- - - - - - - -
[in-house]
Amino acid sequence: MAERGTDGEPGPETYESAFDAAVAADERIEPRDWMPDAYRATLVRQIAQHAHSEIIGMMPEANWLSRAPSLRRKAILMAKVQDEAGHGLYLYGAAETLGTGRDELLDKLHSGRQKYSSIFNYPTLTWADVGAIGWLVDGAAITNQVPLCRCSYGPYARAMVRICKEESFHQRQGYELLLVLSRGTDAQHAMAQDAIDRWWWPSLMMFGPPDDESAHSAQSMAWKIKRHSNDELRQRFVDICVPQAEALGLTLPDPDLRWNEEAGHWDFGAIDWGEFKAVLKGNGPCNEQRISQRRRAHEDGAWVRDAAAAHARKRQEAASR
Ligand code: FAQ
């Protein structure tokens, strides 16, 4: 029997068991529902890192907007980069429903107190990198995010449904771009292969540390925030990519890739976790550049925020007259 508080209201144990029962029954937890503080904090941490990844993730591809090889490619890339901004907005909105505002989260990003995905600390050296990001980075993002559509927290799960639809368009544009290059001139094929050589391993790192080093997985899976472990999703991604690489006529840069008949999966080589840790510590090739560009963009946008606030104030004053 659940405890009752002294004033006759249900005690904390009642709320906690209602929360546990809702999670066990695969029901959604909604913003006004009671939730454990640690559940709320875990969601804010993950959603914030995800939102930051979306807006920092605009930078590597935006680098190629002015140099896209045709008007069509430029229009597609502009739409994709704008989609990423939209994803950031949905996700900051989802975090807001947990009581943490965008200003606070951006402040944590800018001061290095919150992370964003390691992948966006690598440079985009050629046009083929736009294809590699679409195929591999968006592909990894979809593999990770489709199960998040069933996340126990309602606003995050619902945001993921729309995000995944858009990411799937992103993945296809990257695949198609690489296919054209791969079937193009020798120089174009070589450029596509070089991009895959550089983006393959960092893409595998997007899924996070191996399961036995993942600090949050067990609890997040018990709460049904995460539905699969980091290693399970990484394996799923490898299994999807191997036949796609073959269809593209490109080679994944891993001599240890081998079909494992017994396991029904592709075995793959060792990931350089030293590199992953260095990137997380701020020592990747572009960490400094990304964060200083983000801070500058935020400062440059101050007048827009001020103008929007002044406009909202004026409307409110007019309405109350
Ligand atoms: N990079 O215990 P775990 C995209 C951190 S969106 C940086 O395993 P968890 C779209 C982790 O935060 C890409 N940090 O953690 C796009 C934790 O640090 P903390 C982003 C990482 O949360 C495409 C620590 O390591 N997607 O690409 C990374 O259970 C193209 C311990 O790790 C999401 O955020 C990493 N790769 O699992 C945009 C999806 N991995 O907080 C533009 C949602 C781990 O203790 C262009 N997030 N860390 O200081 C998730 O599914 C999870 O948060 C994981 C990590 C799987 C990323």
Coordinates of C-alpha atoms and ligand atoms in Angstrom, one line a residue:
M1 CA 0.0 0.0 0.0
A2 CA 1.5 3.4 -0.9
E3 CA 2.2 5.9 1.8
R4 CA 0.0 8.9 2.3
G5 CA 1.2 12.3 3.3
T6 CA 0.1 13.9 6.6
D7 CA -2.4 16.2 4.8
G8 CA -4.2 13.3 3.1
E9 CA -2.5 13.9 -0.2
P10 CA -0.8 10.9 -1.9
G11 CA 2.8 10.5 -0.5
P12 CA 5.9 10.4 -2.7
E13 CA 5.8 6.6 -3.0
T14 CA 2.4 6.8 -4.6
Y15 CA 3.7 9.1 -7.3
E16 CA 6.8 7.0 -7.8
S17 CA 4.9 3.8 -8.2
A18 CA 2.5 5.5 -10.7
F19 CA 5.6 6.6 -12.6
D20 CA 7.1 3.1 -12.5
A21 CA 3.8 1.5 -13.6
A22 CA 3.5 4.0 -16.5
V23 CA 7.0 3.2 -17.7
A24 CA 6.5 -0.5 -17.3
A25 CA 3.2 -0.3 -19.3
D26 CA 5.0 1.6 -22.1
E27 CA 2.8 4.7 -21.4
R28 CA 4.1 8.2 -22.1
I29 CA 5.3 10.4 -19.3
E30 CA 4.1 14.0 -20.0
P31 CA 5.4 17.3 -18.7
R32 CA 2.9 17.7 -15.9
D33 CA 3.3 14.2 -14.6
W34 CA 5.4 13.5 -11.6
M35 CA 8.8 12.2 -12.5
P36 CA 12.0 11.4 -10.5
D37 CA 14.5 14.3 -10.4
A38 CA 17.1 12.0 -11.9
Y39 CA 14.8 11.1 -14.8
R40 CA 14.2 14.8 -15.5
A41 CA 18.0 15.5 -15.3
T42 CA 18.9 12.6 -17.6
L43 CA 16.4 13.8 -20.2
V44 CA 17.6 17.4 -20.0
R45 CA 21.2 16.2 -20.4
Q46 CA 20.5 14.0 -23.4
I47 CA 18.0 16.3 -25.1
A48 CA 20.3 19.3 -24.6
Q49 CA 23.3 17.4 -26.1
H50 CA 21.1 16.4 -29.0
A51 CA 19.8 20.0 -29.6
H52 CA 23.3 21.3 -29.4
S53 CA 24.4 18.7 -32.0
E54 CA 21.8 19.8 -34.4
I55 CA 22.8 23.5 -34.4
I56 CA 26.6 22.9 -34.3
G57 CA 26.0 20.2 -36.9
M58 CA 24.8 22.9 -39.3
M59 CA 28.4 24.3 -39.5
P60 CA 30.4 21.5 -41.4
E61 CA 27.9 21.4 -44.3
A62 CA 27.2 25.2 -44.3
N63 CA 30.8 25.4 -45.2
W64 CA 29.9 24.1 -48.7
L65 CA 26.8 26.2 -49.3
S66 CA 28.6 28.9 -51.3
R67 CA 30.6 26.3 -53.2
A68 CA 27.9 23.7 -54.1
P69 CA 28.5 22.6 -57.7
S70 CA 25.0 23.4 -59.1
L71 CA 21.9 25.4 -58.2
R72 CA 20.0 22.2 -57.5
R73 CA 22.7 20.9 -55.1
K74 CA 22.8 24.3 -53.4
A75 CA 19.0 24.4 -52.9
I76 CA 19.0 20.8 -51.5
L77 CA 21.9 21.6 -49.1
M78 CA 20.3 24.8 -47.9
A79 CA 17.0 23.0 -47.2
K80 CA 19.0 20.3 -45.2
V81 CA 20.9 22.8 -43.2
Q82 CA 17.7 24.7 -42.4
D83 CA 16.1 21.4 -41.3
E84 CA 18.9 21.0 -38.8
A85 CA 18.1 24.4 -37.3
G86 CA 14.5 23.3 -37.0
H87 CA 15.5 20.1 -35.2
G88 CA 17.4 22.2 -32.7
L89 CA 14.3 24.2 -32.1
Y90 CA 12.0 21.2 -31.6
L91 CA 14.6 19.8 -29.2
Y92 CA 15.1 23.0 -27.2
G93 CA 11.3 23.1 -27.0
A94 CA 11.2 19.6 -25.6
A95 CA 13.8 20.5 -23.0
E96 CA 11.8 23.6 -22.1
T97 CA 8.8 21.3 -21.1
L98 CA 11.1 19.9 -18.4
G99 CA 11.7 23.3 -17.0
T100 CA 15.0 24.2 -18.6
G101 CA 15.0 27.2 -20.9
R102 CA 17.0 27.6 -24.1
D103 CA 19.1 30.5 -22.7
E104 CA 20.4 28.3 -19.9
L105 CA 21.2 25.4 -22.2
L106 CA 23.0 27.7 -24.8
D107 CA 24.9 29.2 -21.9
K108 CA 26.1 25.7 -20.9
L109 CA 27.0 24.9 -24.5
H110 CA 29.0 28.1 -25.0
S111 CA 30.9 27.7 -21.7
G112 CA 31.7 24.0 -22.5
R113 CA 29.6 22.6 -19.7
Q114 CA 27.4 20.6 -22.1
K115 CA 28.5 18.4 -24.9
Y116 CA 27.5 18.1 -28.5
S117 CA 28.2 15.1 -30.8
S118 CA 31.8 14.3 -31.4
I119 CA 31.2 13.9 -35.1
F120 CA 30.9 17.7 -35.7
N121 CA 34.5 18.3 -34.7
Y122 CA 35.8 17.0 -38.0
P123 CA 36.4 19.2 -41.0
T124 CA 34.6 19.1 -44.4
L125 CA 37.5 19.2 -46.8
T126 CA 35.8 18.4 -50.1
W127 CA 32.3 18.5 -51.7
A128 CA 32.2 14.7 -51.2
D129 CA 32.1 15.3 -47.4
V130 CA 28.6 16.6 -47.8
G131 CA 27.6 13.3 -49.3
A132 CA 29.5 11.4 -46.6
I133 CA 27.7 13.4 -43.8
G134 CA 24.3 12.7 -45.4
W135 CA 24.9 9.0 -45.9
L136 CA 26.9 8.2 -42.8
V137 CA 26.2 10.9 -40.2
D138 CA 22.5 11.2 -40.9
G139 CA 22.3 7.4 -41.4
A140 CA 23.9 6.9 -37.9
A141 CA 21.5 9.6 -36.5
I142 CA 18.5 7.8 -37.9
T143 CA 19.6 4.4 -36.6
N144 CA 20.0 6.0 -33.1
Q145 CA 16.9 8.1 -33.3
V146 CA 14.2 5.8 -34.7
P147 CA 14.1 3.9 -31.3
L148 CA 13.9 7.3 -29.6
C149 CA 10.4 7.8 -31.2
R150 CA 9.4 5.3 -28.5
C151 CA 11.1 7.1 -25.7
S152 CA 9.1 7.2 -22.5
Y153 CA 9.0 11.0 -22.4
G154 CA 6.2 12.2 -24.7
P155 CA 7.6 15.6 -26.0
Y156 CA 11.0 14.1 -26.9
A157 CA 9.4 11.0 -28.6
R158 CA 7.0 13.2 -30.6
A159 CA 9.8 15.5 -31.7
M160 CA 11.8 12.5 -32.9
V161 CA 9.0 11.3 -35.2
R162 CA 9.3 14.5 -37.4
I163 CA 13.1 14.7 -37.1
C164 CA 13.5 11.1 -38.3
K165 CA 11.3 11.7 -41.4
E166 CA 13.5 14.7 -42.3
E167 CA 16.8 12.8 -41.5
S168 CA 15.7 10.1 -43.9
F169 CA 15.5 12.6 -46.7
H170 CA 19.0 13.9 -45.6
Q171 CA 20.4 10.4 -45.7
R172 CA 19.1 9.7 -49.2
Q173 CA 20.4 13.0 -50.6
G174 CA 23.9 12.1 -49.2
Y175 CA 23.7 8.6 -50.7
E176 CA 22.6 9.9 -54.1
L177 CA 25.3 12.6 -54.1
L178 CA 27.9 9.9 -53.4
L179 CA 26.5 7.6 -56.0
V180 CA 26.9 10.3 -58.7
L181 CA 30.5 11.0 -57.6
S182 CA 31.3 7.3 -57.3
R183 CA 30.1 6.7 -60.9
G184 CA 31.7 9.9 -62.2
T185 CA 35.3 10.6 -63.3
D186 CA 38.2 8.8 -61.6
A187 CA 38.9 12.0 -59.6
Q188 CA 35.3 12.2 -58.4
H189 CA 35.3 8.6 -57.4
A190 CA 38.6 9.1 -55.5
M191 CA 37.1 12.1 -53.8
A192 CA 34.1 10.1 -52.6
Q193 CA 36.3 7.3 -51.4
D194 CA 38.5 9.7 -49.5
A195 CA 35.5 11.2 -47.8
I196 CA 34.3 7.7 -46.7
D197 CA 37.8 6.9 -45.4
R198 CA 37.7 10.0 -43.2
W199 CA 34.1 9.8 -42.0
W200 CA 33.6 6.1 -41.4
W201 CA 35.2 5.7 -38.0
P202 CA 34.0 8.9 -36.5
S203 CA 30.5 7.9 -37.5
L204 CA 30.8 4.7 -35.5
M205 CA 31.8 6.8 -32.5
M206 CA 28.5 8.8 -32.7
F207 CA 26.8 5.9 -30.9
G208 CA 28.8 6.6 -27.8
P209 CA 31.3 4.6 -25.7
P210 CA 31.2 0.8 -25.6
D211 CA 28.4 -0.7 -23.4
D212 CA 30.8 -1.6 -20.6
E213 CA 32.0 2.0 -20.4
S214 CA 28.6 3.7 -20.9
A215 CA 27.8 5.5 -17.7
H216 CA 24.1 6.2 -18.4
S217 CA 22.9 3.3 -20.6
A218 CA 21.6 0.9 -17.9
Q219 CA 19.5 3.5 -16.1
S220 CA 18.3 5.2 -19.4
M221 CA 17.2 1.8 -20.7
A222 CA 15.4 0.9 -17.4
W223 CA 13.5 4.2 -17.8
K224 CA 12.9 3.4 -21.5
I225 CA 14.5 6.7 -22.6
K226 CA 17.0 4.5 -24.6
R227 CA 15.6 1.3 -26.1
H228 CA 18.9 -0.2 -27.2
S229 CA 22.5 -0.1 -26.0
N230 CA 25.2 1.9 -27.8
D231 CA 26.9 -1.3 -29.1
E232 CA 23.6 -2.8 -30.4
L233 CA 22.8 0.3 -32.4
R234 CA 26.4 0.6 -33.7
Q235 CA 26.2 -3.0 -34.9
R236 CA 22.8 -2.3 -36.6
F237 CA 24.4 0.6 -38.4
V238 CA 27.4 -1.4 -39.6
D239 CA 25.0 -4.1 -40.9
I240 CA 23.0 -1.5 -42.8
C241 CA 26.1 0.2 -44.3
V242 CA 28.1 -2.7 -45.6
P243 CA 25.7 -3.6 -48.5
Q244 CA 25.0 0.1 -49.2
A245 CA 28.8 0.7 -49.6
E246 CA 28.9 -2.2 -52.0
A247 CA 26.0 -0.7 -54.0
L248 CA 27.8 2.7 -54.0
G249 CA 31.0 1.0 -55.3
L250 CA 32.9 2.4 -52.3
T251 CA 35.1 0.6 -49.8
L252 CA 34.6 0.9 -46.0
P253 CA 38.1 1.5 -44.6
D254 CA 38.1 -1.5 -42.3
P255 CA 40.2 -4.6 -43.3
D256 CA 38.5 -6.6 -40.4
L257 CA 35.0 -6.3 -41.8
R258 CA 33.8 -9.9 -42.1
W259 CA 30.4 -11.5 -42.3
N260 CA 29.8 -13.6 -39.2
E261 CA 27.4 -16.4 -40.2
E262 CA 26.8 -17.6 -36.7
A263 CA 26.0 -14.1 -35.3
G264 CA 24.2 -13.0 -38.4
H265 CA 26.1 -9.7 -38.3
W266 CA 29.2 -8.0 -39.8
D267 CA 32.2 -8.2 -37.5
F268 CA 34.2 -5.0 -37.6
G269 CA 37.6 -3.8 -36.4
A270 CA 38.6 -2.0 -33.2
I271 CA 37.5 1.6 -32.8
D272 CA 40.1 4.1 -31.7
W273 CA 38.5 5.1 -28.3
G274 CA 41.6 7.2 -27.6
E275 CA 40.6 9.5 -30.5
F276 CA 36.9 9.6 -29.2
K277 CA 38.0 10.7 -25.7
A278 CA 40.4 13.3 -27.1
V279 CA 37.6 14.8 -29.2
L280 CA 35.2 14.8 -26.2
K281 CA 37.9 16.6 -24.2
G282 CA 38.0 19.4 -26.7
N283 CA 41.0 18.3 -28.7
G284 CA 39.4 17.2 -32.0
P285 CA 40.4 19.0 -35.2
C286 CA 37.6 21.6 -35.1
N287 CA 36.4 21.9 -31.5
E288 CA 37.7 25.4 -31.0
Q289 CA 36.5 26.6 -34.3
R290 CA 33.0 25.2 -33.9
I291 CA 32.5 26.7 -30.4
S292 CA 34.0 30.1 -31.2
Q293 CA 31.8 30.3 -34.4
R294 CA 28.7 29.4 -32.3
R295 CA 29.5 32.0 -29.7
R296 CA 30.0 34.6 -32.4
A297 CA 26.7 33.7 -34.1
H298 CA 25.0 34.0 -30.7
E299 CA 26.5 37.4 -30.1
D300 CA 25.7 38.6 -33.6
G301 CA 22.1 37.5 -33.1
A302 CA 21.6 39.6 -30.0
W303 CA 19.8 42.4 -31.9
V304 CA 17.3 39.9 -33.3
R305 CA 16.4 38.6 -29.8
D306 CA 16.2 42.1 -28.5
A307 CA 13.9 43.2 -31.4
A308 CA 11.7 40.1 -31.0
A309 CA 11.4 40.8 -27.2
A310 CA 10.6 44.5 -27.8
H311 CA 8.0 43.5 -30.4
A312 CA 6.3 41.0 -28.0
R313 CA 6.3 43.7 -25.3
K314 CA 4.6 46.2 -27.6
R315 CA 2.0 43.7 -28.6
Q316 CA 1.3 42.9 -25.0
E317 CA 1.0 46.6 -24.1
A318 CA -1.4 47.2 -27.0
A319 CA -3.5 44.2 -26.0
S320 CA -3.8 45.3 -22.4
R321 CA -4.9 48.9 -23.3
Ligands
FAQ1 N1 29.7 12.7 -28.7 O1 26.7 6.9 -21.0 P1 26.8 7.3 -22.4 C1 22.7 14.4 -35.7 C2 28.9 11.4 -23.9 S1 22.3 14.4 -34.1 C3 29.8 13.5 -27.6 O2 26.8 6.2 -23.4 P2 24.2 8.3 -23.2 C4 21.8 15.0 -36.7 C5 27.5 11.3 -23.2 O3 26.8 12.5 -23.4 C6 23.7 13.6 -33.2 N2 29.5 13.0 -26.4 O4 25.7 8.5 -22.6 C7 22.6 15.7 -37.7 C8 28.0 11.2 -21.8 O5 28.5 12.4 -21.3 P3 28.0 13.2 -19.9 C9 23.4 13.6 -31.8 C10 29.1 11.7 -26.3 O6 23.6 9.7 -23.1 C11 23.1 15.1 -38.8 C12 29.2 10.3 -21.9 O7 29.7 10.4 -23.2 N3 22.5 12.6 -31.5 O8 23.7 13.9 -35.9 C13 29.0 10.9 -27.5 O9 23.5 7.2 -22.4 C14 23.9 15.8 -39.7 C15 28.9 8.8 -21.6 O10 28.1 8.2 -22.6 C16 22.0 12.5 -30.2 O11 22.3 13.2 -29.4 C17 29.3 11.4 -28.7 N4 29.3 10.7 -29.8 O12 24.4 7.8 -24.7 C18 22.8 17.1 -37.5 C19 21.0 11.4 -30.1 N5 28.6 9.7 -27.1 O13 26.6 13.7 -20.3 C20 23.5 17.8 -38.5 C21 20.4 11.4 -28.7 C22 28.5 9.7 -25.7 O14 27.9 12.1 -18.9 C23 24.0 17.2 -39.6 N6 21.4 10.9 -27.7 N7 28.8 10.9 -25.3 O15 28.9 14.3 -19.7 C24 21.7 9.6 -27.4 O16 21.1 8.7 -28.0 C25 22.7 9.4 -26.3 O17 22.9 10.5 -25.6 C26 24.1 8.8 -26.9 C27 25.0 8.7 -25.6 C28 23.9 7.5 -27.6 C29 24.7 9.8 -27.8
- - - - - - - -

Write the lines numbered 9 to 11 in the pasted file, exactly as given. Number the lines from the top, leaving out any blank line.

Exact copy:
E3 CA 2.2 5.9 1.8
R4 CA 0.0 8.9 2.3
G5 CA 1.2 12.3 3.3